The cost of living increases are influencing banks to tighten their affordability criteria.
Tax rises, soaring bills, energy costs and household basics: The cost of living increases are influencing banks to tighten their affordability criteria.
These changes to the calculations the use to decide how much you can afford to pay back (and therefore how much they should lend you) are meaning houses that may have been in budget at the beginning of the year may now be out of your budget.
Obtaining a mortgage can be both a stressful and confusing time especially if you are unsure of whether you are receiving a good rate as they tend to regularly fluctuate. Unfortunately, the low rates and better availability that we’ve been seeing since the start of the year are disappearing as banks and mortgage companies start to include the increased cost of living when they calculate how much mortgage applicants can afford to borrow.
What does this mean?
This means that if you started looked for a new house in January 2022 your bank may have offered you a larger mortgage then, than if you asked for one now – if you’re unsure if this will affect you, get in touch with one of our independent mortgage advisers and we’ll help you understand any changes.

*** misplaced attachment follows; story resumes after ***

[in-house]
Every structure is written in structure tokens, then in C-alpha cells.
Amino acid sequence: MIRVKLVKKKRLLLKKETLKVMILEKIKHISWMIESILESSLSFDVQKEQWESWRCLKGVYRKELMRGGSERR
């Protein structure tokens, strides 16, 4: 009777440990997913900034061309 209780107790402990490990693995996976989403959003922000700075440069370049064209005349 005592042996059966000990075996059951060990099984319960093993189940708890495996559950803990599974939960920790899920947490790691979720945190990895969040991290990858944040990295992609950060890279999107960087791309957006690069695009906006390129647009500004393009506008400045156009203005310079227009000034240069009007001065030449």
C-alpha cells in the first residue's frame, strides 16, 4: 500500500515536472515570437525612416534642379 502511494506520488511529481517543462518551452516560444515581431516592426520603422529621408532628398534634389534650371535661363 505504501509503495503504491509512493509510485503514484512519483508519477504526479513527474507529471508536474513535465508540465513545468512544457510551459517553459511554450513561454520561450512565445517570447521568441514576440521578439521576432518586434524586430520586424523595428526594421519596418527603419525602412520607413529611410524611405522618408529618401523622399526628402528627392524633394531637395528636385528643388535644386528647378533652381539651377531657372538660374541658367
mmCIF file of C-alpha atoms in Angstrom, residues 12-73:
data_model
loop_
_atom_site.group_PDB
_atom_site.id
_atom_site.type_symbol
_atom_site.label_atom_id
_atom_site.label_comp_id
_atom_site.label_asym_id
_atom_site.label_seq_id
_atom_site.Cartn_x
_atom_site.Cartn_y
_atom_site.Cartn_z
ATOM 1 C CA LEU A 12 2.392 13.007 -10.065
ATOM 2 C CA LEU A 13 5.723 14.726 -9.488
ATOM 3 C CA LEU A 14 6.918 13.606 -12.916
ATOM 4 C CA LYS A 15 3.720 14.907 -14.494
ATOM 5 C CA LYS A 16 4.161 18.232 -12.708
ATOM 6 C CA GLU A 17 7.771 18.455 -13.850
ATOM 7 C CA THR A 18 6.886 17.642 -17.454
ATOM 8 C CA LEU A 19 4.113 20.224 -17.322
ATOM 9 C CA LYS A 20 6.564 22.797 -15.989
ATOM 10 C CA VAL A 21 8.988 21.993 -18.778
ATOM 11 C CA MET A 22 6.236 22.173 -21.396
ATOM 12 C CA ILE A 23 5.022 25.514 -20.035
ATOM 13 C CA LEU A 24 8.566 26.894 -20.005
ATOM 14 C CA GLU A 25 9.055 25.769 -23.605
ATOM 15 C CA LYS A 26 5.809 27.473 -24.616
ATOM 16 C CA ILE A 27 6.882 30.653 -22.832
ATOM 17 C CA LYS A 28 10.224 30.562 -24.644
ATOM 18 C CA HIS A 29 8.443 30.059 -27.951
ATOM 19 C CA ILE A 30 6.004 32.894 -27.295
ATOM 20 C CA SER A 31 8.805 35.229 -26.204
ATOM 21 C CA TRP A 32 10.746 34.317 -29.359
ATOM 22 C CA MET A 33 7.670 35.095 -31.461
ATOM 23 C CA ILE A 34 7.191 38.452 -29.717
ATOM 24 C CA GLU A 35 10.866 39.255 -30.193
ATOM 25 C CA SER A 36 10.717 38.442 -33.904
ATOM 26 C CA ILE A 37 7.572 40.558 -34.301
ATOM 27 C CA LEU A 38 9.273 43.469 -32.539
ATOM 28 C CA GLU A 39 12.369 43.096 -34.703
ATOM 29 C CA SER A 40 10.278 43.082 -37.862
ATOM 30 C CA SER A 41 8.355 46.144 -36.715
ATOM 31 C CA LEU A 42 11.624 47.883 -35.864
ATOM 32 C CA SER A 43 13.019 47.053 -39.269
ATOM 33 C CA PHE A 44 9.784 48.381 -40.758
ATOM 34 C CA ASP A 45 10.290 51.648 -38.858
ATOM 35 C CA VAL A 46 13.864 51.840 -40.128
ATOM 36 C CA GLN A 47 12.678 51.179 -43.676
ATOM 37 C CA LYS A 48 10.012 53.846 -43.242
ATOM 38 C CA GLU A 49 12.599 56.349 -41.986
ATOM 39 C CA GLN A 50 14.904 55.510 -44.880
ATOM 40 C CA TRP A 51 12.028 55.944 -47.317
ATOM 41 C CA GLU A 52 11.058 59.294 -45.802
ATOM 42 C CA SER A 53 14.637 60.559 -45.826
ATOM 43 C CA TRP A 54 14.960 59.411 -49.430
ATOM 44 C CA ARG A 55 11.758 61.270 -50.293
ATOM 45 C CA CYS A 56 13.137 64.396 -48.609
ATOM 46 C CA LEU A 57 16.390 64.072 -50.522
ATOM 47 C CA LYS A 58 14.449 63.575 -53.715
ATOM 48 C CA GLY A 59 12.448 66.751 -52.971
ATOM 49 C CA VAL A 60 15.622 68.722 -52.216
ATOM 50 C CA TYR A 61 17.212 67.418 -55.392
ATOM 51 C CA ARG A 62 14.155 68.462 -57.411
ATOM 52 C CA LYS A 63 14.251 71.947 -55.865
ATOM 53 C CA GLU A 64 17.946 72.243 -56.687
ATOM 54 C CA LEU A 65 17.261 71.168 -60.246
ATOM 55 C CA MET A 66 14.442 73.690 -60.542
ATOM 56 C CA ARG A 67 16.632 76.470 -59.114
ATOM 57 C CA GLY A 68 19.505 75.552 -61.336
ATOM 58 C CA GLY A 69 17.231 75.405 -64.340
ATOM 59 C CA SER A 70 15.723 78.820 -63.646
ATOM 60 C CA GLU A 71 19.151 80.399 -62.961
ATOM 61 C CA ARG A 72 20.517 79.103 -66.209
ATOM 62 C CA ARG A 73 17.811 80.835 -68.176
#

Ultimately, if banks reduce their lending, there will be fewer available buyers and the property market is likely to slow down. This has a knock-on effect for sellers and everyone involved in the sale (moving companies or estate agents for example) but there is a potential silver lining – if you have sold your house already, or are renting, and have a mortgage already agreed, you could find yourself in an advantageous position.
What are Affordability Calculations?
Affordability calculations are the way that banks and mortgage companies work out what they believe you are able to spend on a mortgage every month without struggling. As the price of utilities (gas, electricity, water etc), and essentials such as food increases, the amount of ‘spare’ money an individual or family has every month decreases – this means that the amount that (on paper) you can afford to put towards your mortgage decreases, even if your salary stays the same. This is reflected in how much a bank will lend.
What should I do?
If you are considering a mortgage/remortgage in the next 6-12 months – you really need to start considering all the options available to you – acting promptly could save a lot of money in the long run. Our advisers can recommend the best course of action for you, and in some instance may be able to lock in a lower rate for you way before you need to remortgage.
YOUR HOME MAY BE REPOSSESSED IF YOU DO NOT KEEP UP REPAYMENTS ON YOUR MORTGAGE